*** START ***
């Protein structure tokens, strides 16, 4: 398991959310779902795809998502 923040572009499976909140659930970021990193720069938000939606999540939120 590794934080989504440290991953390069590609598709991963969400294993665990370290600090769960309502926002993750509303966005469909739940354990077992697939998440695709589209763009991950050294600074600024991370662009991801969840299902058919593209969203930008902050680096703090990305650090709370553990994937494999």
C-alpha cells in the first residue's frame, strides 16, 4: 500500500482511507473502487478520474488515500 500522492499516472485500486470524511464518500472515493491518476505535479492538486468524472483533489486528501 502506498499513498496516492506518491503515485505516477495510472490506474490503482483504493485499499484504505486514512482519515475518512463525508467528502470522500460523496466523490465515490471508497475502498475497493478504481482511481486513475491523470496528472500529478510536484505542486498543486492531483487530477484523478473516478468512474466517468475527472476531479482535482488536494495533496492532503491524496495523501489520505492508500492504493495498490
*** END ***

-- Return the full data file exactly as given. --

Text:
């Protein structure tokens, strides 16, 4: 398991959310779902795809998502 923040572009499976909140659930970021990193720069938000939606999540939120 590794934080989504440290991953390069590609598709991963969400294993665990370290600090769960309502926002993750509303966005469909739940354990077992697939998440695709589209763009991950050294600074600024991370662009991801969840299902058919593209969203930008902050680096703090990305650090709370553990994937494999």
C-alpha cells in the first residue's frame, strides 16, 4: 500500500482511507473502487478520474488515500 500522492499516472485500486470524511464518500472515493491518476505535479492538486468524472483533489486528501 502506498499513498496516492506518491503515485505516477495510472490506474490503482483504493485499499484504505486514512482519515475518512463525508467528502470522500460523496466523490465515490471508497475502498475497493478504481482511481486513475491523470496528472500529478510536484505542486498543486492531483487530477484523478473516478468512474466517468475527472476531479482535482488536494495533496492532503491524496495523501489520505492508500492504493495498490